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So this year, like so many before, the closer trade market is always an interesting cocktail mixer of events that shake things up.  The Padres waited to be first, which makes zero sense… but also makes total sense.  A conundrum wrapped in bacon as they traded Fernando Rodney to the ever more deadly bullpen in Miami.  He will not be closing there, but will basically make that bullpen just deeper and taking value away from great holds guys on the year in David Phelps and Kyle Barraclough.  Rodney brings his glistening 1 earned run on the year, to a situation behind the Marlins closer A.J. Ramos, who hasn’t blown a save to date.  So now the ramifications don’t just stay with the Marlins, their bullpen is solid.  The Padres, however, are like the movie Thinner, a cursed bunch of unprovens, which is sometimes good and bad.  Ryan Buchter is the first guy up, as he has carved out a decent set-up niche there.  After that, it is a bunch of Quacks, Villas, and BM’s.  Buchter has the K-rate, just not the pedigree… yet, to be a closer.  He has the job as they say in fantasy, which is better than being fantasy homeless or unemployed. So Buchter is the add. Maurer and Quackenbush are on ready five.  Here what else is happening in the game of final bosses.  Have a safe and Happy 4th of July weekend!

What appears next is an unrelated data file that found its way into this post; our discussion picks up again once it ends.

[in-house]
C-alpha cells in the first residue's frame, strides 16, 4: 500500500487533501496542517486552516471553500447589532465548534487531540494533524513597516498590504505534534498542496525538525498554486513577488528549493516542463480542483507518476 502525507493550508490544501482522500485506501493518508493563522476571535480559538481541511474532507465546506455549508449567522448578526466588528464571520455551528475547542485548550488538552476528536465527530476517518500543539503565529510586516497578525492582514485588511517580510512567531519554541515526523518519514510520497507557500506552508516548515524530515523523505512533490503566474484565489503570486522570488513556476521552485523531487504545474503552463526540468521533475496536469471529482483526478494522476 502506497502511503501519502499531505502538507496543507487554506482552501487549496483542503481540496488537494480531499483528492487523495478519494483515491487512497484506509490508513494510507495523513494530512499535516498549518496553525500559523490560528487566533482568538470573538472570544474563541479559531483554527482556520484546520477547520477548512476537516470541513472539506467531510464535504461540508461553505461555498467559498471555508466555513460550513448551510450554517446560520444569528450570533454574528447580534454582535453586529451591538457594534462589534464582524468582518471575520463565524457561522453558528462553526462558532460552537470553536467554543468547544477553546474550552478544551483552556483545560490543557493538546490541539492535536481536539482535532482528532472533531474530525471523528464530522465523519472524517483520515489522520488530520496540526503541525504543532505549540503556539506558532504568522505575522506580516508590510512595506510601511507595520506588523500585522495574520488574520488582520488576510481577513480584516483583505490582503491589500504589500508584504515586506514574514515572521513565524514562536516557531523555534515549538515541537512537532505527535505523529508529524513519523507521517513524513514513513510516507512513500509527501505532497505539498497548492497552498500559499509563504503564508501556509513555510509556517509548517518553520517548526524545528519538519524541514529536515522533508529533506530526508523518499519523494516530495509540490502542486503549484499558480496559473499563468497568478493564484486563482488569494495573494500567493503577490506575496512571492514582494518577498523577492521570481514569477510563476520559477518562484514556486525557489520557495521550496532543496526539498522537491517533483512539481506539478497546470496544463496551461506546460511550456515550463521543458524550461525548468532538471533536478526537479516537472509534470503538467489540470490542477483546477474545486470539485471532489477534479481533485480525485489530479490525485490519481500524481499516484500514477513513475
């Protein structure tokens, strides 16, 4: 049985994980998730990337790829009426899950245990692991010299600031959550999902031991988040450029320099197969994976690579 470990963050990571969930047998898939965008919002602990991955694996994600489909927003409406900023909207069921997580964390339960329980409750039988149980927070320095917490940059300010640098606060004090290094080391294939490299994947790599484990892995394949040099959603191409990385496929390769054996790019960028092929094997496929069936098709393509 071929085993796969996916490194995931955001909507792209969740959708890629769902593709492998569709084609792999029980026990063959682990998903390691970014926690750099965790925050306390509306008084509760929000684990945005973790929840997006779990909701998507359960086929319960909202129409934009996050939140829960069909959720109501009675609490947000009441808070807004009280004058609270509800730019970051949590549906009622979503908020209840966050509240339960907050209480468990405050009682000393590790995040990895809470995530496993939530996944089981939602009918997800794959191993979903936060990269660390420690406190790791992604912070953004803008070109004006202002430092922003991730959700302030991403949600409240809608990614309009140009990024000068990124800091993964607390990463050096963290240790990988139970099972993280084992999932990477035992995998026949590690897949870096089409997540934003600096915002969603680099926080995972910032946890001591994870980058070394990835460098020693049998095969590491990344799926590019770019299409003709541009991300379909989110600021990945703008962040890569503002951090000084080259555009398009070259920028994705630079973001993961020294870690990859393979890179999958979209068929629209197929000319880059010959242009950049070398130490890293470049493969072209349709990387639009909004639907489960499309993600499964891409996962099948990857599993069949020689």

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On Saturday, Michael Conforto was demoted to the minors.  Ouch.  Not only did he fall far from preseason expectations, but he seemed to be breaking out in April.  Coming out of April, he had 4 HRs and a .365 average.  In May and June, he hit .169 and .119 and, finally, the Mets threw in the towel just as Conforto’s head was bouncing on the canvas.  Shame, isn’t it?  Not a shame, a product of not being able to hit.  I’m sure he’ll be back at some point, but you can drop him in all but the deepest dynasty leagues.  In his place came, Brandon Nimmo.  Okay, let’s get them out of the way up front.  The Mets are finding Nimmo in a sea of prospects.  The Mets aren’t finding Drury because he’s on a different team.  Is Nimmo the Mets’ outfield fixar?  That’s a clown fish question, bro.  Nimmo’s minor league numbers look dynamite, but that’s because he was playing in the PCL, which is like playing on the moon with an aluminum bat.  He had five homers, five steals and a .331 average.  That seems to be his profile more or let’s be generous, maybe 10/15/.280.  Sounds downright Lagaresque.  Outside of deep mixed leagues and NL-Only, I’d ignore for now.  Anyway, here’s what else I saw this weekend in fantasy baseball: